Hey Lee, I recommend reviewing the posts under the vestibular migraine tab and natural treatments. Also look into my first cookbook The Dizzy Cook and my youtube. Just tons and tons and tons of free info that will help reduce dizziness.
Mary Spray says
Yes. Long conversations are a trigger for me, too.
Conversations are a big trigger for me. I'm so happy to see this listed here because nobody seems to understand when I tell them this happens to me.
Of course! You're with people who understand here!
Could dairy be a trigger? I notice coffee isn’t alone but milk and creamer, pizza and smoothies with yogurt, migraine approved cheese on nachos, and butter in cookie dough usually give me an instant headache and dizzy symptoms. But I’ve just been putting it together as possibly dairy as a culprit.
So, dairy can be a trigger if you're sensitive to dairy in general, like an allergy. But overall, it's not a common trigger (and can be helpful for your brain too). But, a lot of the things you mentioned have a lot of fermented or aged dairy. Pizza usually has parmesan, yogurt is fermented, butter sometimes has "natural flavor" which can be hidden msg.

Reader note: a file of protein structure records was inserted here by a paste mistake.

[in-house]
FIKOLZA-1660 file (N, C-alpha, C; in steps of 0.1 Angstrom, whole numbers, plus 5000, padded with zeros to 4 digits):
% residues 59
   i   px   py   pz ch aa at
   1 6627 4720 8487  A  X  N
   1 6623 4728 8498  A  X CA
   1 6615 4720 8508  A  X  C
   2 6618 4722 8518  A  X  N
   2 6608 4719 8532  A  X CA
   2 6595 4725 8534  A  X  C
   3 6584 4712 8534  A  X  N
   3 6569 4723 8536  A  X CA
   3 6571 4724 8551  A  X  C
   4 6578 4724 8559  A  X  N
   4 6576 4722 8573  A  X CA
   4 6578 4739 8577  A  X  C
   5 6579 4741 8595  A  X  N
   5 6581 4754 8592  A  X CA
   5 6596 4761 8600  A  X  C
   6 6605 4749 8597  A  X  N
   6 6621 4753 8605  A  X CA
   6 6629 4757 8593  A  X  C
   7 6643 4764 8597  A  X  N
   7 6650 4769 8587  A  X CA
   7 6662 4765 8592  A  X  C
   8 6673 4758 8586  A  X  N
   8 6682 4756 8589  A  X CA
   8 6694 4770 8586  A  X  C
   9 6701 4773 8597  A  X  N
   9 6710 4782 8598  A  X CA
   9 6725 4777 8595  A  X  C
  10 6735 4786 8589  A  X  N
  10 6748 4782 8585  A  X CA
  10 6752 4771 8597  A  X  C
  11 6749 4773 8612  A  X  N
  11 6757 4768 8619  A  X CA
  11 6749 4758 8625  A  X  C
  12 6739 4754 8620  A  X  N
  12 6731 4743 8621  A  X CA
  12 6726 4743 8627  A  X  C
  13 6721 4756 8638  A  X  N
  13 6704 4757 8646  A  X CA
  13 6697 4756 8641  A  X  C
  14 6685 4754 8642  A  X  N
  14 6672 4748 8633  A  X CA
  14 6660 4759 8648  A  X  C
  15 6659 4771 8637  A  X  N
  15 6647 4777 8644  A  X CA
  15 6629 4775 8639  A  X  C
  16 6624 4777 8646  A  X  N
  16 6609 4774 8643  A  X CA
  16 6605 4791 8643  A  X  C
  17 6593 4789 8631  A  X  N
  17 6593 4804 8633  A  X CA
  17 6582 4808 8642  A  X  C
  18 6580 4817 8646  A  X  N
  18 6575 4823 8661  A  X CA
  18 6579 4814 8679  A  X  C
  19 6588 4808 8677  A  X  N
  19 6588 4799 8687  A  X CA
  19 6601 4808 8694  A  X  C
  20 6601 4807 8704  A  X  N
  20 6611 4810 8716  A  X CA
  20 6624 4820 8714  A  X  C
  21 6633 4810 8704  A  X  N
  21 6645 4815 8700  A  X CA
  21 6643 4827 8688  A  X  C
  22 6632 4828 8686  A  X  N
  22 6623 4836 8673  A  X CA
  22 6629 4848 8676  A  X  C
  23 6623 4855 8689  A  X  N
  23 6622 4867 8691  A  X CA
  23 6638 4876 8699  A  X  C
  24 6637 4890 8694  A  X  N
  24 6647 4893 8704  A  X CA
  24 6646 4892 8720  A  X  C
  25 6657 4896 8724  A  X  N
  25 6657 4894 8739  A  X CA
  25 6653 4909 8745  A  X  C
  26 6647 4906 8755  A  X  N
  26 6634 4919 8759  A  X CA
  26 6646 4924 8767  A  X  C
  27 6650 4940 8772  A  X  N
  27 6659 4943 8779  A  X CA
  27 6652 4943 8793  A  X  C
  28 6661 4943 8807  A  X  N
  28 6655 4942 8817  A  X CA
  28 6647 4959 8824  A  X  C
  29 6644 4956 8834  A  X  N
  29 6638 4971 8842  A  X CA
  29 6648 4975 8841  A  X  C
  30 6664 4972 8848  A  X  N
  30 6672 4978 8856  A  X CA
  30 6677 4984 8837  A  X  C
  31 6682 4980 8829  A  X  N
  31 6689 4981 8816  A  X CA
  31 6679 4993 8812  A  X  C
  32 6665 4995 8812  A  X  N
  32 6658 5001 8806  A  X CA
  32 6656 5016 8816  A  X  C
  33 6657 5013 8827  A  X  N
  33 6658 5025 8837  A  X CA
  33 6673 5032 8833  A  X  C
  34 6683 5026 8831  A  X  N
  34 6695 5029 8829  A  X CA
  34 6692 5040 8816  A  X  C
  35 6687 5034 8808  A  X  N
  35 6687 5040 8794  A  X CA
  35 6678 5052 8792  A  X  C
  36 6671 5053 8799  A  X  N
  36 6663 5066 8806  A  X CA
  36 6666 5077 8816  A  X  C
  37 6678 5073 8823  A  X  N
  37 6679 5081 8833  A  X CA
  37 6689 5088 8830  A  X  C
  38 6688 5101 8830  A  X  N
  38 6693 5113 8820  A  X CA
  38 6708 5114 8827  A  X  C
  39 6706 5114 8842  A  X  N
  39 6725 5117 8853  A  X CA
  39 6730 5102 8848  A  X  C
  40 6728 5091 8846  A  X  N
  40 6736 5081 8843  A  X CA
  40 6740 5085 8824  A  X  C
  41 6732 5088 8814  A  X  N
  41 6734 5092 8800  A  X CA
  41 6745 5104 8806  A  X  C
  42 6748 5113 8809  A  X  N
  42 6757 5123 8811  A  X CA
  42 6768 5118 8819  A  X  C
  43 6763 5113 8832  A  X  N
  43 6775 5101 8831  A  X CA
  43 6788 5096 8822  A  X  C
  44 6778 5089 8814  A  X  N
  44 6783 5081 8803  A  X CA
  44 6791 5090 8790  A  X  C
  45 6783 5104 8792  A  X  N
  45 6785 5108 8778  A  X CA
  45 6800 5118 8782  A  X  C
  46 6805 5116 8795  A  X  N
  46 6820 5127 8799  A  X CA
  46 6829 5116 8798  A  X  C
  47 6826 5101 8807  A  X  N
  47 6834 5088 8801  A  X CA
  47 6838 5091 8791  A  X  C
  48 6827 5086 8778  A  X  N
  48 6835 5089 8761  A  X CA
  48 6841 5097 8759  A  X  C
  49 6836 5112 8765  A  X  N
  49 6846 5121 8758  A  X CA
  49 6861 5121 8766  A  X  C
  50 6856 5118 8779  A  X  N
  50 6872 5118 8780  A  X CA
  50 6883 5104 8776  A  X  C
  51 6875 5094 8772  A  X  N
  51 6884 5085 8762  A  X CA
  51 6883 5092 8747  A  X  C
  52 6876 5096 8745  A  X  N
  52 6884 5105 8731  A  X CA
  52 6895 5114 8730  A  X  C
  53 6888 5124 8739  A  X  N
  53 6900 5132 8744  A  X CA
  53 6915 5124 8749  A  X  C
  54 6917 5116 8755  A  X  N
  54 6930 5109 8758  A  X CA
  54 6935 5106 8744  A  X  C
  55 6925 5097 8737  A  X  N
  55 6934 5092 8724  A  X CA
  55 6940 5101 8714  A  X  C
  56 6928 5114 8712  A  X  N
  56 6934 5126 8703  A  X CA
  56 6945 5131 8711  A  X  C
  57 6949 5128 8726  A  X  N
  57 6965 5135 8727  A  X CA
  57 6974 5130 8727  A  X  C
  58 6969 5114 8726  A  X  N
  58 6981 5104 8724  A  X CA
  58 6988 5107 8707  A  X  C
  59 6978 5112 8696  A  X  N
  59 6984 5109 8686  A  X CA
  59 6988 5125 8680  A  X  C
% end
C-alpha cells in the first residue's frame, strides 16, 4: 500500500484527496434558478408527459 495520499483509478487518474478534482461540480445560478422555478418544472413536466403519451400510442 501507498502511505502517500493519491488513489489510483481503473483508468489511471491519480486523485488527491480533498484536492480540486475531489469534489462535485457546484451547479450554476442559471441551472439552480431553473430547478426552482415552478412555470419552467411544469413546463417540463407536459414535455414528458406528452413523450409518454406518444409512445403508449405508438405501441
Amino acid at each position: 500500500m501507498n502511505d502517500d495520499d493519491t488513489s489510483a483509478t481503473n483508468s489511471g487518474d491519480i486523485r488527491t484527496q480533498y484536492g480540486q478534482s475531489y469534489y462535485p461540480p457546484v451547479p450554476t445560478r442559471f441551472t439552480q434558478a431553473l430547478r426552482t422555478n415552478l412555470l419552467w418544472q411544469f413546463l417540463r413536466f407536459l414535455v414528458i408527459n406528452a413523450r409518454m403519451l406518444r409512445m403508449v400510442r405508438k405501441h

If you're noticing a sensitivity to even un-aged dairy like fresh mozzarella or soft goat cheese, or good quality butter like kerrygold, I would suspect a dairy sensitivity overall.
Standing still and having a conversation causes me to feel lightheaded. I feel like a chair that is missing one of its legs. I have to concentrate on standing because I get the feeling that I will fall over but I never do. Weird!
Long conversations trigger migraine for me. Until I read this article, I had never connected the migraines that resulted to being engaged in a long conversation. It is such a relief that someone else has had that experience as well.
Sandra Nash says